A Rifle Returns to Mine Run
By CLAYTON BUTLER
In August 1862, each man of the newly formed Company A, 151st New York State Volunteers, paid $40 for his own brand-new Sharps’ 1859 New Model Rifle – a .52 caliber breech-loader with a 30” barrel fitted with an Ames sabre bayonet – and carried it south to war. They had a long way to travel: the 151st was composed of men from vicinity of Buffalo, New York. Among them was Cpl. Joel Fuller Turrell St. Clair, a twenty one year old native of Albion, in Orleans County.
More than one year later, having seen no serious action to speak of up to that point in the war, the 151st finally received its baptism of fire at the Battle of Payne’s Farm. One veteran of the battle later described “a deluge of lead and iron that swept over us. The musketry was not in the least of a jerky or intermittent sort, but one continuous roll.” Company A led the way, and were met by the veteran Stonewall Brigade. In the heat of battle, Cpl. St. Clair was kneeling on his right knee when a minie ball struck him in the lower right thigh and lodged in his hip. As he fell forward his knapsack and canteen absorbed a few more rounds of Confederate lead. Almost as soon as it had begun, St. Clair’s combat experience was over. The ball was cut out on the field, and he managed to avoid a dreadful amputation, but St. Clair spent the rest of the war in hospitals, first as a patient then as an orderly, in Alexandria, Virginia and New York.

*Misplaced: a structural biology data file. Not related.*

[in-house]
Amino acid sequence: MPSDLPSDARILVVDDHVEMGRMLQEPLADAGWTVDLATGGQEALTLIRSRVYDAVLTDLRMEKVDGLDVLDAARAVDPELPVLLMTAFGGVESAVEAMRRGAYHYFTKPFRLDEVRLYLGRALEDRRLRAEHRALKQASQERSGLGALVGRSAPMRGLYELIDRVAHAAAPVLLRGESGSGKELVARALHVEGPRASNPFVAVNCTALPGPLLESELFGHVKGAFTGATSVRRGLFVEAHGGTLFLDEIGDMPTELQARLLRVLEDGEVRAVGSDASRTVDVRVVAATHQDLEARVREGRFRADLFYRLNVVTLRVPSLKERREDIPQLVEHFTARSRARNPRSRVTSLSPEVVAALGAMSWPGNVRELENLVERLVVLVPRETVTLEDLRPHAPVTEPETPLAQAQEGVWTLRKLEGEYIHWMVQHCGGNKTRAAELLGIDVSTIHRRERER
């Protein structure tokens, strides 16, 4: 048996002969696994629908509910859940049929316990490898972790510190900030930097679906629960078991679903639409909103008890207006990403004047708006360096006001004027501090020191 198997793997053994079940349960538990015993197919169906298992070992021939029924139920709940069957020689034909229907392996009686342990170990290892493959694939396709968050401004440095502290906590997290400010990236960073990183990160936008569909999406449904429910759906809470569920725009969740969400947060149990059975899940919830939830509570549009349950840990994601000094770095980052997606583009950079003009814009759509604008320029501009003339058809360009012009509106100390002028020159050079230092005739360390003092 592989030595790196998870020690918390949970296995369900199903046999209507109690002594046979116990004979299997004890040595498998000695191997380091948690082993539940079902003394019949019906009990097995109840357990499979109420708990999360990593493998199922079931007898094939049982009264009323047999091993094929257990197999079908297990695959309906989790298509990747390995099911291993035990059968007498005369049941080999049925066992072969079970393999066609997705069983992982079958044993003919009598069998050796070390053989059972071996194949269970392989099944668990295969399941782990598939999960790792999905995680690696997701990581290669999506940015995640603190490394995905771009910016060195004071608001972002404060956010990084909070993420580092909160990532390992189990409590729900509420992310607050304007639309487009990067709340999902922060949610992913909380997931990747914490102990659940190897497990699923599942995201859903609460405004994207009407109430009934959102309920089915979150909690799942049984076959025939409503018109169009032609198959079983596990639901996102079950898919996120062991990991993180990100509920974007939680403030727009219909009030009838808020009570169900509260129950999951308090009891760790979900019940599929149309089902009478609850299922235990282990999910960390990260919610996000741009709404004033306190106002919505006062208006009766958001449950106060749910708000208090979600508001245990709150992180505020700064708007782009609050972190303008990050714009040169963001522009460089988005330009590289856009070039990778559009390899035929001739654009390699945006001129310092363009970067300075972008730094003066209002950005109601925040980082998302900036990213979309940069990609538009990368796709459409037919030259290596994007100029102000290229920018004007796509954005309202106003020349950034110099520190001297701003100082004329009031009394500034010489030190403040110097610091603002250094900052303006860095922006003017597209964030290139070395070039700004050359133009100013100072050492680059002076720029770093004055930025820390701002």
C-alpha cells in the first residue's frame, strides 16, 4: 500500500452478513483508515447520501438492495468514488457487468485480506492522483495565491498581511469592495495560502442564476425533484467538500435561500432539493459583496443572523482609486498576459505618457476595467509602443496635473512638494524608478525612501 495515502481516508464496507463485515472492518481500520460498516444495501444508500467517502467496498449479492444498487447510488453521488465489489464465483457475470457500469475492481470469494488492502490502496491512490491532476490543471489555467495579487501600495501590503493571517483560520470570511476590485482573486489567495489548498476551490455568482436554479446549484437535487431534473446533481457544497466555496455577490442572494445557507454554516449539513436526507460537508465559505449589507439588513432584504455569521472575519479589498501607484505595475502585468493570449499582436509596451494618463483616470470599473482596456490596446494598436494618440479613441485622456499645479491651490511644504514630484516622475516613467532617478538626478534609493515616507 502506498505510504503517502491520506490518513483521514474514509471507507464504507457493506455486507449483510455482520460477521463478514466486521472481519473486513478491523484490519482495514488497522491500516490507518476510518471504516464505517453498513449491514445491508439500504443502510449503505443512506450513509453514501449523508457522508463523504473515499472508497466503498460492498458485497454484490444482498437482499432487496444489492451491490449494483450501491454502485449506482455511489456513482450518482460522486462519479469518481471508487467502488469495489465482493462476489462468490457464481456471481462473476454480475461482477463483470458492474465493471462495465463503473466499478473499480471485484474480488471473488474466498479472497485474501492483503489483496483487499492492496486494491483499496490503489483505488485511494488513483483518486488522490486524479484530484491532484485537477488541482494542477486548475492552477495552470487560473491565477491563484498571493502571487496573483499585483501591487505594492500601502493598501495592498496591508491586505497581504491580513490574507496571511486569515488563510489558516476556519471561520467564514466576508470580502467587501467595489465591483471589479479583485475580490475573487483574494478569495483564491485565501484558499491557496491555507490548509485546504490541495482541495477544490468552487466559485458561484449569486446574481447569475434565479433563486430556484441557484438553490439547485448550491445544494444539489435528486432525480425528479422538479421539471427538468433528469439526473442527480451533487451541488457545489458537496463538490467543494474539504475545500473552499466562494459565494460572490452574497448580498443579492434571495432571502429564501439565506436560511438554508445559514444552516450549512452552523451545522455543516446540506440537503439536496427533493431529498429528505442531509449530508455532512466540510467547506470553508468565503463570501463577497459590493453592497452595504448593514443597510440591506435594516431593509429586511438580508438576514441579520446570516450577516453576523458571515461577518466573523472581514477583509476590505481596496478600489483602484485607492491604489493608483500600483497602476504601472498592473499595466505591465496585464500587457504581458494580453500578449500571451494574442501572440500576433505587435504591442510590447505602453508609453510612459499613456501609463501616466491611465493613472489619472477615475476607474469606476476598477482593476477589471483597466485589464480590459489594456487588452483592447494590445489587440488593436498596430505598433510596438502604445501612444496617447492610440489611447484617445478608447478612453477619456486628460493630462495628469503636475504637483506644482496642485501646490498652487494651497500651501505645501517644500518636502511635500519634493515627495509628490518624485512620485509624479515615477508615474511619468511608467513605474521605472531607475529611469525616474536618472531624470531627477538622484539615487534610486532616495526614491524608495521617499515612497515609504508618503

Although St. Clair never again carried his rifle into action, more than 148 years later the gun was again borne onto the Payne’s Farm Battlefield: the only place it was ever fired in anger. After purchasing the antique weapon from a New York arms collector, a distant relative of St. Clair’s made a point of bringing it back to the site of its one action in the Civil War. He commented, “Our experience was greatly enhanced by the efforts of the Civil War Trust to purchase and preserve the battlefield. The interpretive signs allowed us to follow in our soldier's footsteps… Being able to walk the land gave us a much better understanding of the site than even the best written accounts can provide.” In 2011, the Civil War Trust proudly opened the Mine Run Battlefield Interpretive Trail, which includes Payne’s Farm, site of the most intense fighting of the campaign. Previously held in private hands, the battlefield is now open to the public.
This special moment illustrates why the Civil War Trust is so dedicated to preserving America’s remaining battlefields. When you want to bring your ancestor’s rifle, or kepi, or simply their blood that you still carry in your veins, back to the battlefield where they fought, we want to make sure it is just that: a field. We want you to see what they saw – not a strip mall or a gas station – so that your imagination has a fighting chance.
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